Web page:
The Maze of Vision Loss and Depression in Older Adults
The association between vision loss and depression is a complex conundrum, as I wrote in a commentary on the challenges of vision loss and depression in older adults, published May 30th, 2019 in JAMA Ophthalmology. The commentary is a response to a study by Sarah E. Jackson, PhD, University College London and co-authors, published in the same issue, on perceived discrimination, visual impairment and emotional wellbeing in older adults.
I cite research indicating that people with vision loss are two to three times more likely to have depression than the general population. This depression appears to stem from the consequences of vision loss itself, such as the inability to perform everyday tasks, although there is ongoing speculation about the precise mechanisms. The impact of perceived discrimination on people with vision loss has not been well studied.
While continued research is needed to identify the specific factors that can lead to depression in people with vision loss, a focus on patient-specific rehabilitation strategies that address quality of life may enhance wellbeing and reduce depression.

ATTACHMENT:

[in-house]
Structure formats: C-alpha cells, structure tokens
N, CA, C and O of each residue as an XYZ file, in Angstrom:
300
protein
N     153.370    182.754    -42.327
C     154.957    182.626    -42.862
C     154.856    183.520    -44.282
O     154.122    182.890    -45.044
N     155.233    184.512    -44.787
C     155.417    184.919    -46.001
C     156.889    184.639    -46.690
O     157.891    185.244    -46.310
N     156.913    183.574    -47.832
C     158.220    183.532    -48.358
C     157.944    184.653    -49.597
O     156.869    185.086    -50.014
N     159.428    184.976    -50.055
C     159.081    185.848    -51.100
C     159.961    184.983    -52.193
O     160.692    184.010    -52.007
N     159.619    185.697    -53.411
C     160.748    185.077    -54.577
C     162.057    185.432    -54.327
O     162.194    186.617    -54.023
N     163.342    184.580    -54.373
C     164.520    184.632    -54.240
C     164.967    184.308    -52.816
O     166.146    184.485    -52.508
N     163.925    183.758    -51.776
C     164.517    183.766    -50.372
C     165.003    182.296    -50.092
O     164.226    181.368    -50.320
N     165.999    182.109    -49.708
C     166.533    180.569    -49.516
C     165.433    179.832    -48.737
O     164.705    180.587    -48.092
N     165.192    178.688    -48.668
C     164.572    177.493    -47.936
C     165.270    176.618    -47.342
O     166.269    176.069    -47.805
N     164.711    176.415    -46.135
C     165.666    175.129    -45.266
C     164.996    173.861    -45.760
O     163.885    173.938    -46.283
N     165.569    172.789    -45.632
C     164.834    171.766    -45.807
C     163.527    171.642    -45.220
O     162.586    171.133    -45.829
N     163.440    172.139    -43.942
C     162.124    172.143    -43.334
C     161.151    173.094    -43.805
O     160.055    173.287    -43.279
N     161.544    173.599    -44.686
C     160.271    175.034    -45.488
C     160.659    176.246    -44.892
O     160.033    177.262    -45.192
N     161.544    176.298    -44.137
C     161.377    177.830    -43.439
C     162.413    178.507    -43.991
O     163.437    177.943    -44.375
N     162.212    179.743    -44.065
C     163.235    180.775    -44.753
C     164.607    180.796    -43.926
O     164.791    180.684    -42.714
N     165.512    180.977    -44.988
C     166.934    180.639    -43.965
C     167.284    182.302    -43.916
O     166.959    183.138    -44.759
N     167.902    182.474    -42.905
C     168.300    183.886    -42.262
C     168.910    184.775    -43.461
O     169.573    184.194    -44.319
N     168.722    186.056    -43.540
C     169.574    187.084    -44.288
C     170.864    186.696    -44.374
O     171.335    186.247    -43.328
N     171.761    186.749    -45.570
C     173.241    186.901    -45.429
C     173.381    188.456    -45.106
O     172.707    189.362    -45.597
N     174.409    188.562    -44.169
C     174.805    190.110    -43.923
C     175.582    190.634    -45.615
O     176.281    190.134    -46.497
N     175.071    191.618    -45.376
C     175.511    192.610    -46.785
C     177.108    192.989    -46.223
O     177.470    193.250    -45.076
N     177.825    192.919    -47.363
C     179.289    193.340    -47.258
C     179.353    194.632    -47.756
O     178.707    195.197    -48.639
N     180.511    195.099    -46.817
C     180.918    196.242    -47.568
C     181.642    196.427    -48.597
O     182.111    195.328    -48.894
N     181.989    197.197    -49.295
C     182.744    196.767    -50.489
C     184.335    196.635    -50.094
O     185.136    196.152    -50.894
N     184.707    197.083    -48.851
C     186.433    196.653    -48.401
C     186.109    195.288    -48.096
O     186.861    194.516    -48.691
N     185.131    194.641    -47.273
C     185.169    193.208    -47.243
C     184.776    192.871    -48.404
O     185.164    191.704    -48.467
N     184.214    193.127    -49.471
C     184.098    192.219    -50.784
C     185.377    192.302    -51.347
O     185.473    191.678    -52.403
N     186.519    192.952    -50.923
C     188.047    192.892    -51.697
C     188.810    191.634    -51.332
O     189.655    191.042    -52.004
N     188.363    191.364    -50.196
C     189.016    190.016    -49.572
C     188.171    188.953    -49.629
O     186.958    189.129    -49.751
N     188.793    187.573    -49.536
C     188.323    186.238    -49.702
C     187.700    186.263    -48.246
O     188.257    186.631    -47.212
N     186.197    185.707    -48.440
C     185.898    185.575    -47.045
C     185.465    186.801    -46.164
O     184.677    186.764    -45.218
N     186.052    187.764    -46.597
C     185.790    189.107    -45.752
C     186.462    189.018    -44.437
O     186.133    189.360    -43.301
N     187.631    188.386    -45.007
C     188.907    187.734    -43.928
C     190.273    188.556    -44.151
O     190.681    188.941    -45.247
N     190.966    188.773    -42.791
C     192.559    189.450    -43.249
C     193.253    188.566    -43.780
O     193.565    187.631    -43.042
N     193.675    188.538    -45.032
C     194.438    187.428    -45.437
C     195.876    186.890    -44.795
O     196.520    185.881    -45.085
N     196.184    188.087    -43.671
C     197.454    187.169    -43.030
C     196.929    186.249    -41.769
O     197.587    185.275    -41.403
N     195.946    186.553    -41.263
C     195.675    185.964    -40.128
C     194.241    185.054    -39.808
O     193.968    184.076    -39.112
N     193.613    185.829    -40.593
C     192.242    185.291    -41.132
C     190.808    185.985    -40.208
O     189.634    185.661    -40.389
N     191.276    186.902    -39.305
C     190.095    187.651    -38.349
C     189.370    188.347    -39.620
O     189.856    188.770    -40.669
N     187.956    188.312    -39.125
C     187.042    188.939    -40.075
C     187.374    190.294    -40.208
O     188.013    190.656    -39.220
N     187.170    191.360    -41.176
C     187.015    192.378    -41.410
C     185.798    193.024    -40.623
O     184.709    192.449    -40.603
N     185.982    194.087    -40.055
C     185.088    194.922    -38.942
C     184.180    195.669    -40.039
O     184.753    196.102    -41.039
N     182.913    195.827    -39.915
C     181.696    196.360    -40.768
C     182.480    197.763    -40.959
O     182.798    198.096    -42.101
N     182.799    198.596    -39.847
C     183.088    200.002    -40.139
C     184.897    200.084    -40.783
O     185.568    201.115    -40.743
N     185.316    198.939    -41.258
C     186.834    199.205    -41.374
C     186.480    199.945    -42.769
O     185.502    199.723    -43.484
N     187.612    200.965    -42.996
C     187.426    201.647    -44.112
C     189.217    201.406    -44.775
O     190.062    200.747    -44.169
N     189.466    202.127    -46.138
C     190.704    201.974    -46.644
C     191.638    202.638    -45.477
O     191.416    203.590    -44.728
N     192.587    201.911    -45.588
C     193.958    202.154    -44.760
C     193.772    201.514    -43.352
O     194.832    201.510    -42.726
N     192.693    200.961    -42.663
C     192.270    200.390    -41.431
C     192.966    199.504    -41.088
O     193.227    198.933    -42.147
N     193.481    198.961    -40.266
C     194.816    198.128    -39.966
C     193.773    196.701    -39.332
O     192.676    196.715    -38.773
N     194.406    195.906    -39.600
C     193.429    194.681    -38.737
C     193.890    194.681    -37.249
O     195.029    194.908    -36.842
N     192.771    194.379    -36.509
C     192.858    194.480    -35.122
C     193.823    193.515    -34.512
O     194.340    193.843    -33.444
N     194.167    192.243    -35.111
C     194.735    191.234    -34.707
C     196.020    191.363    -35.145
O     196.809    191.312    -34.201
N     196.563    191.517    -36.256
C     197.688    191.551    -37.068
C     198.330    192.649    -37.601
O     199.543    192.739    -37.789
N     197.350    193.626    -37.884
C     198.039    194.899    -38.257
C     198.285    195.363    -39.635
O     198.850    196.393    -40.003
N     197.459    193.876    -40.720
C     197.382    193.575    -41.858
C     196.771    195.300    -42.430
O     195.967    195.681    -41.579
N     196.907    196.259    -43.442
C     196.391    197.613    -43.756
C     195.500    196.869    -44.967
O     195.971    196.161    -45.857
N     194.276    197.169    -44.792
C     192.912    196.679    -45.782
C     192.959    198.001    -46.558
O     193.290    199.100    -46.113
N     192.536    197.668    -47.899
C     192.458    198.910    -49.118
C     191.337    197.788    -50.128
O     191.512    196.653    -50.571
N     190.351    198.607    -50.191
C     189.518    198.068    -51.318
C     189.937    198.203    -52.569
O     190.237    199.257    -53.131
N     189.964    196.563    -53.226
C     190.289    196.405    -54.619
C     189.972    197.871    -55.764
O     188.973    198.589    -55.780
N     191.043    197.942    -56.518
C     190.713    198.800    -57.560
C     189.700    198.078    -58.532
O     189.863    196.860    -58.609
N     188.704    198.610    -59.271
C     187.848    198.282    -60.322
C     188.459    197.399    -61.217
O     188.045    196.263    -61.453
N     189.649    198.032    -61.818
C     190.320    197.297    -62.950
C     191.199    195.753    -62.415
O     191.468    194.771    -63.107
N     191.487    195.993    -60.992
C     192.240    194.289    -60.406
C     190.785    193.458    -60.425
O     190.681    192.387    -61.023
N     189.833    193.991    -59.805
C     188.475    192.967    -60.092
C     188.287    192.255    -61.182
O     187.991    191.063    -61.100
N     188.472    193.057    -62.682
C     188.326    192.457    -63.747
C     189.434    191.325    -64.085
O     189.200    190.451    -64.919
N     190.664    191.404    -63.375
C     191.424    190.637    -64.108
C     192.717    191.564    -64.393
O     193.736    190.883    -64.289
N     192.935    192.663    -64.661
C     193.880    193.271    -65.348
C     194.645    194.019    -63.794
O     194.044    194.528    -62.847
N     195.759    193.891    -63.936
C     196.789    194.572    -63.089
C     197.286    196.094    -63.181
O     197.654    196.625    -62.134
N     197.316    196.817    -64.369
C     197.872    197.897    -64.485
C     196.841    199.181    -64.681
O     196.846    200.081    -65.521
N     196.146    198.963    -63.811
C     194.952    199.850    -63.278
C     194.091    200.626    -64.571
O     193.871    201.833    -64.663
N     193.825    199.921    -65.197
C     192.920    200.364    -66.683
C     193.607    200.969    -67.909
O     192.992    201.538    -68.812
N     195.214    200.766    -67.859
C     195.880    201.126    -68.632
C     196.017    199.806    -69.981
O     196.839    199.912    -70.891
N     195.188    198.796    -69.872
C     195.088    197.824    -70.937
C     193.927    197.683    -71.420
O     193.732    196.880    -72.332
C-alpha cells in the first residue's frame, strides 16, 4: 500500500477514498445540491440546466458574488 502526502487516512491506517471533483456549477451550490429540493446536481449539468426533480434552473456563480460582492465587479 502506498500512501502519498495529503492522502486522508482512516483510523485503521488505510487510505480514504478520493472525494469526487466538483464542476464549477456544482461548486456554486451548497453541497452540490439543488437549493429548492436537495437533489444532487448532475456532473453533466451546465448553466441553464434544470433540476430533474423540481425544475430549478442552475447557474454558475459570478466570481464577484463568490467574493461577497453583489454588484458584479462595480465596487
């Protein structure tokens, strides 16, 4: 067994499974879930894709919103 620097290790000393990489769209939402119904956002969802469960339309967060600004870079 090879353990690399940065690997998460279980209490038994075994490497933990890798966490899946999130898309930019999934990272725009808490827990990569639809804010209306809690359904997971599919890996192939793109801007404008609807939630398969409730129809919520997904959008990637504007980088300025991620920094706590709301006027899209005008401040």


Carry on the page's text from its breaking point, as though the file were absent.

Despite well-documented evidence of an increase in the prevalence of depression among individuals with vision loss, depression screening by eye care practitioners remains uncommon It’s time for a change. Depression, regardless of its cause, has a negative impact on quality of life and functional ability and should always be addressed.
Lighthouse Guild is the leading organization dedicated to addressing and preventing vision loss. For more information, visit Lighthouseguild.org.
Alan R. Morse is President and Chief Executive Officer of Lighthouse Guild, which provides a broad spectrum of services to prevent and address vision loss. His interests include the influence of vision loss on use of healthcare services, functional implications of vision loss and communication issues in patient engagement and care delivery.